The art of translation

The art of translation

In 1936 Samuel Beckett was a contributing translator to Thorns of Thunder, a brief selection of the poems of Paul Eluard. 

Later that year Beckett wrote to his friend and fellow translator, Tom McGreevy:

“My copy of Eluard came, duly signed by author & all available translators. He does come through after a fashion, the frailty & nervousness. But no attempt seems to have been made to translate the pauses. Like Beethoven played strictly to time.”

 

Fire and brimstone

small world_2
Small World, John Lyons (oil on canvas)

Fire and brimstone

A text in every texture
           but texts for nothing
the sinews of my soul
           laid boldly here in the lattice
formed by my many deeds
           and misdeeds
strokes that have
           gone astray
paths that led
           into dark ground
where bearings
           were soon lost

I see too the flickering flames
           of reds and yellows and orange
with streaks of black
           that burn in self-recrimination
a mind charred
           in the failing honesty
of its art and upon it all
           the criss-cross
of patterned purity
           with which I still hope
to redeem myself
           in my time
in my place
           in my life

John Lyons

Resolution

Like my poetry, I am a work in progress, as I believe we all are. We all hanker after times and places of innocence and yet we would never exchange the present for the past, go back to our childhoods. Whether or not we make resolutions at the start of a new year is immaterial: we are all constantly evolving and adapting to change. In our hearts we long for growth, for improvement, for greater understanding of ourselves, of our relationships, and of the world around us. Each day is a draft, an attempt, and maturity teaches us at least to accept that among the successes, the minor gains, there will be failures, perhaps even dead-ends that force us to rethink everything, to begin again. Setbacks. The occasional achievement. So it is with writing. There are good days, and days where the writing simply does not flow, or if it does, it flows too easily and in hindsight amounts to nothing.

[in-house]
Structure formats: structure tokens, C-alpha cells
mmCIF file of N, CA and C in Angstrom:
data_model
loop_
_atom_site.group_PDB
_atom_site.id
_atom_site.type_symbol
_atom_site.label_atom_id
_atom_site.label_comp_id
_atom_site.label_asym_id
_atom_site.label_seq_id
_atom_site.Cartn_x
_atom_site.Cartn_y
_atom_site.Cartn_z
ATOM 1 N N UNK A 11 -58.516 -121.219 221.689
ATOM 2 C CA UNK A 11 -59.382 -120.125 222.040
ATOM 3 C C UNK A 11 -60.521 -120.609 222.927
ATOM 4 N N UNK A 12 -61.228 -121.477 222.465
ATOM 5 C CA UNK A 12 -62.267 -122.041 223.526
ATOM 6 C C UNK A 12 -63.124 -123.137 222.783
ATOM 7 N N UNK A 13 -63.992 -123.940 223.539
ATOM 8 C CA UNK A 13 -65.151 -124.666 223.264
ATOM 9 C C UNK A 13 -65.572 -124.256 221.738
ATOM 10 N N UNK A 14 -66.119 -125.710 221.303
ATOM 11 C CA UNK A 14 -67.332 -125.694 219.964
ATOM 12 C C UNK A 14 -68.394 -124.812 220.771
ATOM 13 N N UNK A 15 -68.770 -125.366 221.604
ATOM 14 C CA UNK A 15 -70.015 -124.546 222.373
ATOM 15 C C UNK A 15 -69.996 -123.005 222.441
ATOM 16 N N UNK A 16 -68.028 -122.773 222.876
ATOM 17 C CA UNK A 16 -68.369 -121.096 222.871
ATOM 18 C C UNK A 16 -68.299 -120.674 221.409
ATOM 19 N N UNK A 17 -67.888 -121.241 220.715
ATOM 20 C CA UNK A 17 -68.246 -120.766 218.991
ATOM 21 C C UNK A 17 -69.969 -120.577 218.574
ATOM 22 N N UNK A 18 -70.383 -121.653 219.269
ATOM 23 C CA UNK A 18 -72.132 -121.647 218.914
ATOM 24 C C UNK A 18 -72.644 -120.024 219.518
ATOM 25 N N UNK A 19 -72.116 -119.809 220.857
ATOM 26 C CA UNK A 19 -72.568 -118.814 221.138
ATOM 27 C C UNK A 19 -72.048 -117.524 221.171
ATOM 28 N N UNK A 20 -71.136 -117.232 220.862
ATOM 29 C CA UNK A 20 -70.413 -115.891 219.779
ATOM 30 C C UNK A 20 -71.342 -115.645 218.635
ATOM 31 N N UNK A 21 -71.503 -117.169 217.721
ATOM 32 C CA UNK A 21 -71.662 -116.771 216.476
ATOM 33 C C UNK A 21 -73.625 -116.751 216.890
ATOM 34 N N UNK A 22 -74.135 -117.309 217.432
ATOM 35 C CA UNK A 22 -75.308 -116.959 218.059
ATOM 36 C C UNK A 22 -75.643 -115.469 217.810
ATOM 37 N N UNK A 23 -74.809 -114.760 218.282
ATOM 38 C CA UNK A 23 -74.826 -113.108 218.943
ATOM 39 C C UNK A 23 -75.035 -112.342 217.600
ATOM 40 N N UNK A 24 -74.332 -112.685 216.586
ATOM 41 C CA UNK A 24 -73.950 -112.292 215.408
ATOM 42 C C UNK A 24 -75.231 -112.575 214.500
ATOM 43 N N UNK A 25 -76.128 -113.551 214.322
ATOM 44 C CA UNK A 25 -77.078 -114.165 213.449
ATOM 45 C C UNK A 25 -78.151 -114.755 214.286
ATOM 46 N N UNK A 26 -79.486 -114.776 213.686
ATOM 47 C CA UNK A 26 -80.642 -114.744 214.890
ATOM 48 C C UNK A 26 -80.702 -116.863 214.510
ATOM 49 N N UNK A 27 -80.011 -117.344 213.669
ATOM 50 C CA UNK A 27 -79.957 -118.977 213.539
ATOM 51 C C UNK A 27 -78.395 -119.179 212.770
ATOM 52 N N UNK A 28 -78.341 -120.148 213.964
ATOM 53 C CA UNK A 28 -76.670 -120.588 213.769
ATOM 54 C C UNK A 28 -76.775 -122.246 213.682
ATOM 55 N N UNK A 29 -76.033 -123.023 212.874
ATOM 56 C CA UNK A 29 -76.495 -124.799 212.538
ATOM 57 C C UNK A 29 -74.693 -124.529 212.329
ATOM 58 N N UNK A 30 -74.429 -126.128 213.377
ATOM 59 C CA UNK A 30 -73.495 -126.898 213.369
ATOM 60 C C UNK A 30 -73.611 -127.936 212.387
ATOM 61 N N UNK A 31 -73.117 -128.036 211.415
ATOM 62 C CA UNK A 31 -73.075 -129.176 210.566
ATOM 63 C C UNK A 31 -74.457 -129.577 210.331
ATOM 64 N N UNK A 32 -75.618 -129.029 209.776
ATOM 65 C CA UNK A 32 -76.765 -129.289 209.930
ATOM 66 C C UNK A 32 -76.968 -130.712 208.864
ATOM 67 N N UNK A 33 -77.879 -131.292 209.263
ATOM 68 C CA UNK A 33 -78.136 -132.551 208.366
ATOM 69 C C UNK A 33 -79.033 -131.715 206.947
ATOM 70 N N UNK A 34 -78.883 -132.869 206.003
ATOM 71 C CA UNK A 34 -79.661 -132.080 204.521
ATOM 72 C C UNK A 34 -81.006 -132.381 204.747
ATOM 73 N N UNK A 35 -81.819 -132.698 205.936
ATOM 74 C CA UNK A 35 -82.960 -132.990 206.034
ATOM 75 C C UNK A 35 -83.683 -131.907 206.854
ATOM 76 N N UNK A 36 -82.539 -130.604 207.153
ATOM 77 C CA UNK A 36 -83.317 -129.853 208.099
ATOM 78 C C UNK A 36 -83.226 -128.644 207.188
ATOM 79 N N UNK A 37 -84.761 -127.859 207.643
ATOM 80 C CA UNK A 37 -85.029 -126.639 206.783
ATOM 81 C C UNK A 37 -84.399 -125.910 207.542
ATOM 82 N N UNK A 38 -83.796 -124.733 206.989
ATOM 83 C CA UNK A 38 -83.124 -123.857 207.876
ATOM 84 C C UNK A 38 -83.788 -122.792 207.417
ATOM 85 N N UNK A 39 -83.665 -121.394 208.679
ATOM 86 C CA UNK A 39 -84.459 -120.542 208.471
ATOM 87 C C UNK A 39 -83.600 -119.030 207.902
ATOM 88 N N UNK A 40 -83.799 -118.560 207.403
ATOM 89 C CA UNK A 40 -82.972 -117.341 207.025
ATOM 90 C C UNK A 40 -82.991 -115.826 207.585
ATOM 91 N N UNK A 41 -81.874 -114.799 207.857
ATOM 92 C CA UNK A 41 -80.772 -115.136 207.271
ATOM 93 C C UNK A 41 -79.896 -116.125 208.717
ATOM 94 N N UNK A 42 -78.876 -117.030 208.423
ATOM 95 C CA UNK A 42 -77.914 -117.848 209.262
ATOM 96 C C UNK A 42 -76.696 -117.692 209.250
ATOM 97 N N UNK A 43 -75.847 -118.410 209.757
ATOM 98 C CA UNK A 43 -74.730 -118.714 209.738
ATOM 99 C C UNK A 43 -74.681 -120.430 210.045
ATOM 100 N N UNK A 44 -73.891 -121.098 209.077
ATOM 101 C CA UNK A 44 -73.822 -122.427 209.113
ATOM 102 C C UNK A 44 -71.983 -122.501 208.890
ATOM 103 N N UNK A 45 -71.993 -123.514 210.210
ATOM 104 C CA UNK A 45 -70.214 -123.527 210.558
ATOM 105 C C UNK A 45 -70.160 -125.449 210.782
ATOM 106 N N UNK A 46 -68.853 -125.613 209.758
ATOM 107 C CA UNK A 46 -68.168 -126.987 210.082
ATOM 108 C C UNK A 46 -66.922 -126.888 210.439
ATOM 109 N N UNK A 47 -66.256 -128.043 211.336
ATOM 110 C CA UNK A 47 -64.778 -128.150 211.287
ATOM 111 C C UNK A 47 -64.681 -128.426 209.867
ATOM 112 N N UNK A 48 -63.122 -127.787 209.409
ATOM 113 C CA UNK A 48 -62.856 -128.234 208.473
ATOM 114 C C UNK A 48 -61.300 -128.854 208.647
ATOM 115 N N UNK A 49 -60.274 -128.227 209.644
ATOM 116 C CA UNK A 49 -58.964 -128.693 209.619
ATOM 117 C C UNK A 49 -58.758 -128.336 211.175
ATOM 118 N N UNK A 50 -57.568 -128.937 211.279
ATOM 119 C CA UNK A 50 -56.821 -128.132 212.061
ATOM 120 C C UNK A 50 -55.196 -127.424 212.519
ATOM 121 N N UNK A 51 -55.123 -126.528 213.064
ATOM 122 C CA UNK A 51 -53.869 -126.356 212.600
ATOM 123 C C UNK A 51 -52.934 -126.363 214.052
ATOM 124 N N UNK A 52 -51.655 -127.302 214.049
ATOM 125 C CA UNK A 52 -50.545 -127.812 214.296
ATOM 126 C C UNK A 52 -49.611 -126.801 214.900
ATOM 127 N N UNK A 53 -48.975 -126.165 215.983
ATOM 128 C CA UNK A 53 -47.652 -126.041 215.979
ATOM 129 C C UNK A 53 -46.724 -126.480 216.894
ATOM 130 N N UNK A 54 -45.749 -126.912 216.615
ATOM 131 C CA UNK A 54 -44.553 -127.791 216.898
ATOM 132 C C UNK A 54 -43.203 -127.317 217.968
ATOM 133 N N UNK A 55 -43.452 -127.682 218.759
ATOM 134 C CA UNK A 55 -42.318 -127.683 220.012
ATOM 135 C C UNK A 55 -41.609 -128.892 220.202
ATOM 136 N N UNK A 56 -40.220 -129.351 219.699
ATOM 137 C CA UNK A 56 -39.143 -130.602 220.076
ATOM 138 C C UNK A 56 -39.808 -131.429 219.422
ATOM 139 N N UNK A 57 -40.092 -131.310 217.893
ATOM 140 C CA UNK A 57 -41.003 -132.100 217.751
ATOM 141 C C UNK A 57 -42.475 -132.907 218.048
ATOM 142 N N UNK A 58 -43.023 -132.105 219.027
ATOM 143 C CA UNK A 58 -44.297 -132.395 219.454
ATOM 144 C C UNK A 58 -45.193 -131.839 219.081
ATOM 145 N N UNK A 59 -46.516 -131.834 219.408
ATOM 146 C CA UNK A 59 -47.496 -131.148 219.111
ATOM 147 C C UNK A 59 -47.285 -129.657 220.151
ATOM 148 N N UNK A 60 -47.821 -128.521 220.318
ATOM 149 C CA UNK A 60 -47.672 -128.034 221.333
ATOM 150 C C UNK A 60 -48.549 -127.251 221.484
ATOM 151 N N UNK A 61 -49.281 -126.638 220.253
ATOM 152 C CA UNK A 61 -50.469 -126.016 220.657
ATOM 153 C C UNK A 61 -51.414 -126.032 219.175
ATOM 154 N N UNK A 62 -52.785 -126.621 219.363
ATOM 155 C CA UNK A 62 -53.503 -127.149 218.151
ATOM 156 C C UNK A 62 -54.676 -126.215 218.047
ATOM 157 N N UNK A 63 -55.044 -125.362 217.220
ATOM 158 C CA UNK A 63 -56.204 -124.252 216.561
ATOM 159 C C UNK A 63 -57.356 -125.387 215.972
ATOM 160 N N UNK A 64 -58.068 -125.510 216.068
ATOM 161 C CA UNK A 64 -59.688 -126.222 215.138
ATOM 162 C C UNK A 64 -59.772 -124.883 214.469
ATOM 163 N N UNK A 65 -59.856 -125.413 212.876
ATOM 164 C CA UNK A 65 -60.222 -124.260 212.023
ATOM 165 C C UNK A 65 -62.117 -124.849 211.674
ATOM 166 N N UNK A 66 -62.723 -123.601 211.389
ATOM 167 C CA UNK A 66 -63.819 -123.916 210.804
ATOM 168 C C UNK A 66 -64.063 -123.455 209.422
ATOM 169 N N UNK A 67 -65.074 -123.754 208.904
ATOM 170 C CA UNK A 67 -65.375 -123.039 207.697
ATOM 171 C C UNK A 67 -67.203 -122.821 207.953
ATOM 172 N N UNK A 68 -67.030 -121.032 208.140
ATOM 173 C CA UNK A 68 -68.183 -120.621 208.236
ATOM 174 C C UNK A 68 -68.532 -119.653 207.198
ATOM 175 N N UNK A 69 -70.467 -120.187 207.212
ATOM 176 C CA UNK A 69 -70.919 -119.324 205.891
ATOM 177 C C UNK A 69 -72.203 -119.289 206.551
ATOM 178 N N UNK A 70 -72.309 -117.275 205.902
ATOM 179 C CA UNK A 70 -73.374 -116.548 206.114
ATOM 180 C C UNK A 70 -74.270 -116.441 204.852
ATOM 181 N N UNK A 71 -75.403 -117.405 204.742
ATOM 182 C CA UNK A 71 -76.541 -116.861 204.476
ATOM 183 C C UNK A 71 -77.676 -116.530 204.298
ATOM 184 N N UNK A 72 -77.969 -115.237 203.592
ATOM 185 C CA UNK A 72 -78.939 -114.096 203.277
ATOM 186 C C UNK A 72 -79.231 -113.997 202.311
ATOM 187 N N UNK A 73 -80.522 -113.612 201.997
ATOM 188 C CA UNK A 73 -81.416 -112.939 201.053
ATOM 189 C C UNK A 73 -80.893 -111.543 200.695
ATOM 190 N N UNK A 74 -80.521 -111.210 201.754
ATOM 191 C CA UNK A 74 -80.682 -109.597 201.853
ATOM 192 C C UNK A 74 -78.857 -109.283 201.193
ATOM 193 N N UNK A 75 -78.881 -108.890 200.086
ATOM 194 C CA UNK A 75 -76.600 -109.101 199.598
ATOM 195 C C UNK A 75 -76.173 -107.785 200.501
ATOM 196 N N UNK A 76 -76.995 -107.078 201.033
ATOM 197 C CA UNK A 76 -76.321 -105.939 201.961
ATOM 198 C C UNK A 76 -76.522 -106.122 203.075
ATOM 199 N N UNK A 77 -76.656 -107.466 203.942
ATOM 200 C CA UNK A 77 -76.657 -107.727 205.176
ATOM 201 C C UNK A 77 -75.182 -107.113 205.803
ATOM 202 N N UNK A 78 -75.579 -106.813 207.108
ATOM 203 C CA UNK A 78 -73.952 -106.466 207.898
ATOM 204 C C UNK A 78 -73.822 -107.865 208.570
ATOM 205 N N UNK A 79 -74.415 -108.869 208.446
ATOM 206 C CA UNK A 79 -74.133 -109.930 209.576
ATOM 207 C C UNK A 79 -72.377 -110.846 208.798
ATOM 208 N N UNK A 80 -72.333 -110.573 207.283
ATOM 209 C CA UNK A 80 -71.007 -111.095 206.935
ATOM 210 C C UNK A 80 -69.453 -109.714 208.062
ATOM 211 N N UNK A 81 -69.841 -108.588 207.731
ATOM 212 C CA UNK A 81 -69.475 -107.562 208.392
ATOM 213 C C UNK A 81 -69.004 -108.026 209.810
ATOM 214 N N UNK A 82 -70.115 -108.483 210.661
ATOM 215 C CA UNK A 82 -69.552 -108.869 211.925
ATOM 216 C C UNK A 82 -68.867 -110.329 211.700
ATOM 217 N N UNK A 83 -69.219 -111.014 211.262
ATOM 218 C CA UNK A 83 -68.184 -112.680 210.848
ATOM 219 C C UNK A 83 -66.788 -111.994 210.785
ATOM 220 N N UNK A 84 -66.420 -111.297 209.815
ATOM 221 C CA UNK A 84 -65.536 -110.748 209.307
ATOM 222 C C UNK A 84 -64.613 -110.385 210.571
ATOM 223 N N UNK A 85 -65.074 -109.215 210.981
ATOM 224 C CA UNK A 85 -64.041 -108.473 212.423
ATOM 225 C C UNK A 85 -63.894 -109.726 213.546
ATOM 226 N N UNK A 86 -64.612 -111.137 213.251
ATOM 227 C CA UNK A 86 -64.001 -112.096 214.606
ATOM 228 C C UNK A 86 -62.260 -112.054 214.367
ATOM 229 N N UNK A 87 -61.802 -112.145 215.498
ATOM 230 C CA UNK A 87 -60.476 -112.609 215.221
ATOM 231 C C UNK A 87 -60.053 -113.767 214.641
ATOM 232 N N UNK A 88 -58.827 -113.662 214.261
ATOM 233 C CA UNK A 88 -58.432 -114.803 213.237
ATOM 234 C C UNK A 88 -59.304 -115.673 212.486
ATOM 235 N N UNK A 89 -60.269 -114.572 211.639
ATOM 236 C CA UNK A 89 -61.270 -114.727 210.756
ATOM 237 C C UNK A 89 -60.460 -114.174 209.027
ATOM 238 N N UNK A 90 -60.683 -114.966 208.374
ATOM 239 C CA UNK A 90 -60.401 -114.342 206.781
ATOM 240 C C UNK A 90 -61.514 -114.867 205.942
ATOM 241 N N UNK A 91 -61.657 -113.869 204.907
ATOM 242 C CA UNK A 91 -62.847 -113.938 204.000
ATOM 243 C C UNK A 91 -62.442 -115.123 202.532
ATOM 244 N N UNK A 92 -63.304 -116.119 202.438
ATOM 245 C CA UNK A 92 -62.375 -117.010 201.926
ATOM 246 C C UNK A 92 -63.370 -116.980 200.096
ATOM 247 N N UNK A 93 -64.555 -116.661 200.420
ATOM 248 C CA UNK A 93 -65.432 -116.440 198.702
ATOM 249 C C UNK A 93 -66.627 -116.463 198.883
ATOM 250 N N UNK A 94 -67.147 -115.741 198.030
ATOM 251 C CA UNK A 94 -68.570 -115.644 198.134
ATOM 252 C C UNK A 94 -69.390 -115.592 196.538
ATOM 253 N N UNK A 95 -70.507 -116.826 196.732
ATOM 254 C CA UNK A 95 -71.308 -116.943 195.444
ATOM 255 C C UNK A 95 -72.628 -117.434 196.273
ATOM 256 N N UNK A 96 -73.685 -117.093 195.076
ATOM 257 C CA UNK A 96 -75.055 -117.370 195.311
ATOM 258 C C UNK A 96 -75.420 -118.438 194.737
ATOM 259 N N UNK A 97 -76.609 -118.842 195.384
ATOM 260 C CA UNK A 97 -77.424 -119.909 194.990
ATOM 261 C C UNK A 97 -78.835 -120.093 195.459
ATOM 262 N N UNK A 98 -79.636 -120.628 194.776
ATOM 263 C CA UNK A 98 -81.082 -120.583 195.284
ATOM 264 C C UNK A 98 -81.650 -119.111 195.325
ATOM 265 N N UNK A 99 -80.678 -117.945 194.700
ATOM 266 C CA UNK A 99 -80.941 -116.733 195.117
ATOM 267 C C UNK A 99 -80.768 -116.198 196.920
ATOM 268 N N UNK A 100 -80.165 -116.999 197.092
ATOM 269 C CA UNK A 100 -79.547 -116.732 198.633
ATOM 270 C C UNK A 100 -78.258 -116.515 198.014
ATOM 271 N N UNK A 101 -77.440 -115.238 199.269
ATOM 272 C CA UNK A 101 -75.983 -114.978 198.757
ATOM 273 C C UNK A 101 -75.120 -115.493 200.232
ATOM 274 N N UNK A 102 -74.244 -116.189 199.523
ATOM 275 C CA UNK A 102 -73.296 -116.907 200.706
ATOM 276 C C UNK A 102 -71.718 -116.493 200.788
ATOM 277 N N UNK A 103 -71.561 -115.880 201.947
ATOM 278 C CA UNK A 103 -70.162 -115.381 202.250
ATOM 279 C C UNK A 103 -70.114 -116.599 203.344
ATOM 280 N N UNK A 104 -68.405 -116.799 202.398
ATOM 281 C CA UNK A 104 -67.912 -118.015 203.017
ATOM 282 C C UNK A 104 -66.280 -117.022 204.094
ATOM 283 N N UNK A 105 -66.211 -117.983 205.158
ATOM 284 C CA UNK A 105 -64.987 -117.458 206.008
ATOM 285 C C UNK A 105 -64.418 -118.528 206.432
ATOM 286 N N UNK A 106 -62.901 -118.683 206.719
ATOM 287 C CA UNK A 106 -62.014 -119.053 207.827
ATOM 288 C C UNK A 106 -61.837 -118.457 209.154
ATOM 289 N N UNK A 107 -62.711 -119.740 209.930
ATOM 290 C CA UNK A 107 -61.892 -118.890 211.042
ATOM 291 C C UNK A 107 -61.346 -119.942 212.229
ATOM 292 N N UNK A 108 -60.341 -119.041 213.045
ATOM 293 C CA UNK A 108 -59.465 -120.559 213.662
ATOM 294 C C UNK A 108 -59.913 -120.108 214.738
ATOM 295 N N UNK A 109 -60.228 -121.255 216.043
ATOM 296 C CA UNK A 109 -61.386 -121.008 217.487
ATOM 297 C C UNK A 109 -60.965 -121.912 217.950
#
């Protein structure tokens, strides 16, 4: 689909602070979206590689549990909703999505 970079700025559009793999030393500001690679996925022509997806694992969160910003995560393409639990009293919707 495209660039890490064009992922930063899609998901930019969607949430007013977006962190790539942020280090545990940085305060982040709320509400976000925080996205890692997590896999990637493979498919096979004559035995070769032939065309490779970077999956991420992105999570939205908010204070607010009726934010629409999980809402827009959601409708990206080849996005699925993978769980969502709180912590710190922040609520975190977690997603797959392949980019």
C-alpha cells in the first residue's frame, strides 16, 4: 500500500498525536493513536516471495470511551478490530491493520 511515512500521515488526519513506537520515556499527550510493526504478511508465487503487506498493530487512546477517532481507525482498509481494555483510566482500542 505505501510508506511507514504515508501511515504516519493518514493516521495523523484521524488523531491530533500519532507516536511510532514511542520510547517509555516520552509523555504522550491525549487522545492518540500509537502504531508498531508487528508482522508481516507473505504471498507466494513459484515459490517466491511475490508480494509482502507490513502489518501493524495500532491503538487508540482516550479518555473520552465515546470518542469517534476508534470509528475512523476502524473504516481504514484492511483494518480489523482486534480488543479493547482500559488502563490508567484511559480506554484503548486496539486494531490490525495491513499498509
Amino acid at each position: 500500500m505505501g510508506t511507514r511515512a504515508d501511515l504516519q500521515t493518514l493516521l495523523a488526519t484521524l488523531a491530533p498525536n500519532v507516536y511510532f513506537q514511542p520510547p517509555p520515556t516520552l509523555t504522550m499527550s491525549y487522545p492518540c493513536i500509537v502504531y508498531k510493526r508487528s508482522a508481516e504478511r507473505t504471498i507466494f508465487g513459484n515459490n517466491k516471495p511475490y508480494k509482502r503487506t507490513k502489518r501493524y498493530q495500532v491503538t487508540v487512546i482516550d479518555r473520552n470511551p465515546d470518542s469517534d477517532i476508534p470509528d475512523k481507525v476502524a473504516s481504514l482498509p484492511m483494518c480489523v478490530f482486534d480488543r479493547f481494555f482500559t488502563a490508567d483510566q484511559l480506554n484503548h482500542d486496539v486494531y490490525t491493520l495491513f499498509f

Reading the letters of Samuel Beckett has been salutary and illuminating. So much of Beckett’s writing is soliloquy. In the novel, The Unnamable, in his theatre Krapp’s Last Tape, the sole soul on the stage or on the page, life’s essential drama, to be or not to be, and Beckett’s Hamlet finally responds in the novel: “. . . where I am, I don’t know, I’ll never know, in the silence you don’t know, you must go on, I can’t go on, I’ll go on.” Resolution.


 

Resolution

To avoid further calamity
         to recapture the innocence
of time and place
         that I knew as a child
there on the heath
         amid the sand dunes
and the gorse
         the sun scorching my face
breath fast and furious
         up hill and down dale on a bicycle
the yellow-brick road of youth
         innocence of the earth
of the seasons
         of the rise and fall of nature
to be finally in tune with myself
         in control of my idiom
and with some understanding
         of the enigma of my being
among all other beings
         Yes I am guilty of days
months and years
         but the rain
the fierce morning rain
         that shattered my sleep
has absolved me
         I mourn nothing
not even the passage of time
         nor the process of aging
I am the only secret
         I will take to the grave
but I am content
         and I live in hope
                  always

John Lyons


 

Home life

Samuel Beckett
Samuel Beckett

Some poems are little more than an aperçu, an observation picked up as the writer goes about his or her business. Gazing out of the train window, for example, looking for foxes in the undergrowth, or counting the foxholes in the embankment in the approaches to Lewisham station from Blackheath: there are so many! To be alive and to be aware, inwardly and outwardly. It doesn’t take that many words to hit a small nail on the head, not in poetry at least. The devil is in the detail, be it ever so small. How we construct a picture of our external world, growing it and growing into it, piece by piece, and simultaneously building up our mind, the synapses, the memories and above all, the feelings, one thing related to another, one emotion connected to another, the instinct we all have to make maps, physical and emotional. And the maps had better be true or we are lost!